False test results, lab shopping put cannabis consumers at risk

cannabis testing labs, False test results, lab shopping put cannabis consumers at risk

(Editor’s note: This story is part of a recurring series of commentaries from professionals connected to the cannabis industry. Roger Brown is the CEO of Tampa, Florida-based ACS Laboratory.)

Medical cannabis patients should never have to wonder if their medicine is safe to use.

In my home state, Florida’s Office of Medical Marijuana Use (OMMU) and the Florida Department of Agriculture (FDACS) require sellers of cannabis to test all products for potency levels and contaminants before the sale of marijuana and hemp.

Many states have imposed their own rules on cannabis. However, the reality is not all testing laboratories are created equal. Sometimes they get the results wrong, and patients suffer the consequences.

Most of the time, these mistakes are accidental.

But many times the accident is overlooked, ignored or passed by because it is to the advantage of the product seller. That doesn’t make the actions of these laboratories any less dangerous.

In a recent example, a medical marijuana company tested its whole flower with a laboratory and received a passing result.

The strain was then shipped to dispensaries and sold for weeks before it was discovered to be contaminated.

The strain has since been recalled and the grower was fined, but the end user still likely consumed tainted product.

This is not the first cannabis product recall, and it won’t be the last.

But mistakes of this magnitude are avoidable when cannabis testing laboratories are equipped with state-of-the-art machinery, extensive experience and expert personnel to conduct careful analysis.

Inexperienced laboratories

The problem as I see it is many laboratories are forming to capitalize on the booming demand for third-party cannabis testing.

But they don’t have the knowledge to properly use the tools on hand.

Instead, many are missing the mark at the expense of human health and public safety.

It’s unacceptable for cannabis to be tainted with harmful levels of contaminants.

It’s especially dangerous for smokable flower to contain mold, mildew, mycotoxins and heavy metals, because these toxins go directly into the lungs and bloodstream.

This is a risk to public health and damaging to an industry that requires a higher standard of quality.

Lab shopping

I believe most cannabis companies want to sell clean products.

However, some companies care more about their bottom line.

These companies want to ensure their products pass all compliance tests, and they’ll look for a lab that can help them do it.

We in the industry call this tactic “lab shopping,” and it refers to the practice of sourcing labs with a reputation for being easy to work with.

Unlike more strict, compliant laboratories, less experienced laboratories might accidentally – or purposely – provide false results.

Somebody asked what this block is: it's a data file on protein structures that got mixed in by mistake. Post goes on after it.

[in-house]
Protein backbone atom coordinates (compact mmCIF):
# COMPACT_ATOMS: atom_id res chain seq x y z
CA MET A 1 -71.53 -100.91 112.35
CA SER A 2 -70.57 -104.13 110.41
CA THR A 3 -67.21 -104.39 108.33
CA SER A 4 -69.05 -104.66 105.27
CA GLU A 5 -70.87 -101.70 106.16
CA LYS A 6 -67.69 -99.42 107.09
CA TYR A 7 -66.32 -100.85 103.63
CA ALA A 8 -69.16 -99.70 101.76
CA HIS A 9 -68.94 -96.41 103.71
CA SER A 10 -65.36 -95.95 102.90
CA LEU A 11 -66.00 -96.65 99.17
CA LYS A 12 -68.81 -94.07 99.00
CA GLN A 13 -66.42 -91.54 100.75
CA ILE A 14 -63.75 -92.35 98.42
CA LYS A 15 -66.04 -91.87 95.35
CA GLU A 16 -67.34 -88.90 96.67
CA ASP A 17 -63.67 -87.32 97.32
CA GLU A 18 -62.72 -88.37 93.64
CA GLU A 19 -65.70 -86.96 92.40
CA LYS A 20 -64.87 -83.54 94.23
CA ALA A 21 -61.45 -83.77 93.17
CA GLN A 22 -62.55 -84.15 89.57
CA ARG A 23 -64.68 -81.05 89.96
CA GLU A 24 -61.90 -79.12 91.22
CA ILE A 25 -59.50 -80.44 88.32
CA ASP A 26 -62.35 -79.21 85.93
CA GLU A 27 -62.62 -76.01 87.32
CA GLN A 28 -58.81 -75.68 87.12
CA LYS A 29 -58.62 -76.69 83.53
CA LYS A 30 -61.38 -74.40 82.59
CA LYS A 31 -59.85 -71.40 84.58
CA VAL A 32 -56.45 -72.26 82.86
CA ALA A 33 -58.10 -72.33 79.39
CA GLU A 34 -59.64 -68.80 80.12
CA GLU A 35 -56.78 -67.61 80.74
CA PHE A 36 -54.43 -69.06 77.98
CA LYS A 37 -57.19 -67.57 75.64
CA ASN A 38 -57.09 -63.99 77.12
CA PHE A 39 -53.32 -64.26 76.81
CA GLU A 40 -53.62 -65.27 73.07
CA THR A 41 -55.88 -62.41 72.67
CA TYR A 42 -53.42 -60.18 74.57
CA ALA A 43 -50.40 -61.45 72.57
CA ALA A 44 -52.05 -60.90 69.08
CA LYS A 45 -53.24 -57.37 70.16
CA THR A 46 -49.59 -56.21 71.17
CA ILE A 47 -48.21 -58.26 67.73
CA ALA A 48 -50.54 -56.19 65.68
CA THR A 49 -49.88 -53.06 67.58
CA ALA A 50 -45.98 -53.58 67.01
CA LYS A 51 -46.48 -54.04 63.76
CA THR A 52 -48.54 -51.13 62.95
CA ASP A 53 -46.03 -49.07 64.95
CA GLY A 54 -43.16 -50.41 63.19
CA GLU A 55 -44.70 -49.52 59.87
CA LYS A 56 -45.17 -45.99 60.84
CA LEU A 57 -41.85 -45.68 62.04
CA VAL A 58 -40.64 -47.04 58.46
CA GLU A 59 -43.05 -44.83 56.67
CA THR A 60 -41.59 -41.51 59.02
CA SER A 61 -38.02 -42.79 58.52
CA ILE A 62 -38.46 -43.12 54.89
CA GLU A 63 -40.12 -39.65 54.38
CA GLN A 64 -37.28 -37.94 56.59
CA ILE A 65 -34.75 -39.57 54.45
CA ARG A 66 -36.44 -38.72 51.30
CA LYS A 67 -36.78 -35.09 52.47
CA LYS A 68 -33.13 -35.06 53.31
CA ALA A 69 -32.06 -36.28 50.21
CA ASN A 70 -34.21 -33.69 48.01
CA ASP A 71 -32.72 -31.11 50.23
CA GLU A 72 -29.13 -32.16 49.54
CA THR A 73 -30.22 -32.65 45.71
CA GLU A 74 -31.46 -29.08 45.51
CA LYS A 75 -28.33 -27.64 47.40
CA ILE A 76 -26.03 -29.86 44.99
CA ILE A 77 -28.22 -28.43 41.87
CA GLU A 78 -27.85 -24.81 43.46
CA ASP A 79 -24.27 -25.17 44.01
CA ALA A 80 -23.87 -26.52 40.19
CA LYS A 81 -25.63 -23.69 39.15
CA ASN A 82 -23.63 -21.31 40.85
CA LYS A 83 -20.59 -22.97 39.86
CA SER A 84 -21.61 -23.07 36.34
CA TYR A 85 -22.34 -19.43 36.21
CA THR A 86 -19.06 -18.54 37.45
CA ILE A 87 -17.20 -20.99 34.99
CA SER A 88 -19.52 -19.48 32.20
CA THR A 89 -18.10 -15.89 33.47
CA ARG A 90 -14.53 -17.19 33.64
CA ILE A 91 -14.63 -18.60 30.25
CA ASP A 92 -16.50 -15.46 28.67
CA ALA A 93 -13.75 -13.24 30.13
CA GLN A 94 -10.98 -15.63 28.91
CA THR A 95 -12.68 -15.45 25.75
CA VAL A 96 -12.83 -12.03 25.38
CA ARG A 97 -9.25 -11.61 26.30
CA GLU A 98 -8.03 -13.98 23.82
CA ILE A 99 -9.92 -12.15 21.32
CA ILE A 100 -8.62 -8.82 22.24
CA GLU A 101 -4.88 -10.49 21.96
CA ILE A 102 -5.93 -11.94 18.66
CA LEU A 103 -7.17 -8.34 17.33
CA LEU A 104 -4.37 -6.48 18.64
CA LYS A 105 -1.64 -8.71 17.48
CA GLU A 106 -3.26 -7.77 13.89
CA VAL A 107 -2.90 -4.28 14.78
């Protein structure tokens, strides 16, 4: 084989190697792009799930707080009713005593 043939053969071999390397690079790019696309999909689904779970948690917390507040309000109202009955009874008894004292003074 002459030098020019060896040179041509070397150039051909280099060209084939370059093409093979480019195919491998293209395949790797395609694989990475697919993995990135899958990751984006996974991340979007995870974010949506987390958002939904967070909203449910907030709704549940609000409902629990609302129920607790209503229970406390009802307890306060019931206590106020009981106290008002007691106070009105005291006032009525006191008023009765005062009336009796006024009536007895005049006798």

Whenever I talk about this issue, people ask me what consumers and patients can do to protect themselves.

I always tell them the best method is to ask dispensaries which third-party laboratory they employed for safety and potency testing.

Once they know, patients must do their due diligence to find out how the laboratory operates and what their reputation is for quality and accuracy.

Unfortunately, that information is not always available and becomes the responsibility of the cannabis grower or seller to be responsible and provide safe product for sale to the public.

Building consumer confidence

Customers should also ask for a copy of the certificate of analysis when purchasing a cannabis product.

Look what certifications the lab has, how large the facility is, how long it has been in business and what type of reviews it has.

Every answer tells a story.

For example, if a lab doesn’t have a license from the U.S. Drug Enforcement Administration, it shows the organization doesn’t have the procedures and protocols in place to meet the regulatory requirements.

Years in business and breadth of scientific prowess can also be tell-tale signs of a laboratory’s capabilities.

From my experience, newer labs rely heavily on manufacturer instruction manuals and methods to operate their testing equipment.

But if they use only the manufacturers’ methods, they’ll never get the most accurate results because cannabis has so many complex matrices, which require customization of methods to meet the testing requirements.

In other words, labs can’t test smokable cannabis, edibles, oils, beverages, nano-emulsions and topical lotions the same way.

Only an experienced, clinical laboratory will know how to adjust their methods to accurately test the product on hand.

Unfortunately, we are experiencing a nationwide epidemic of poor-quality laboratories putting out poor-quality results that consumers are relying on to know if a product is safe.

But it’s not all doom and gloom.

Cannabis is an important medicine, and most manufacturers, dispensaries and testing laboratories care about quality.

It’s up to every honest actor in this industry to keep raising the bar on standards so consumers and patients can feel safe.

Roger Brown co-founded Florida cannabis testing facility ACS Laboratory in 2008. ACS Laboratory is a DEA-licensed, AHCA-licensed, ISO17025-accredited and CLIA-accredited laboratory. He can be reached at [email protected].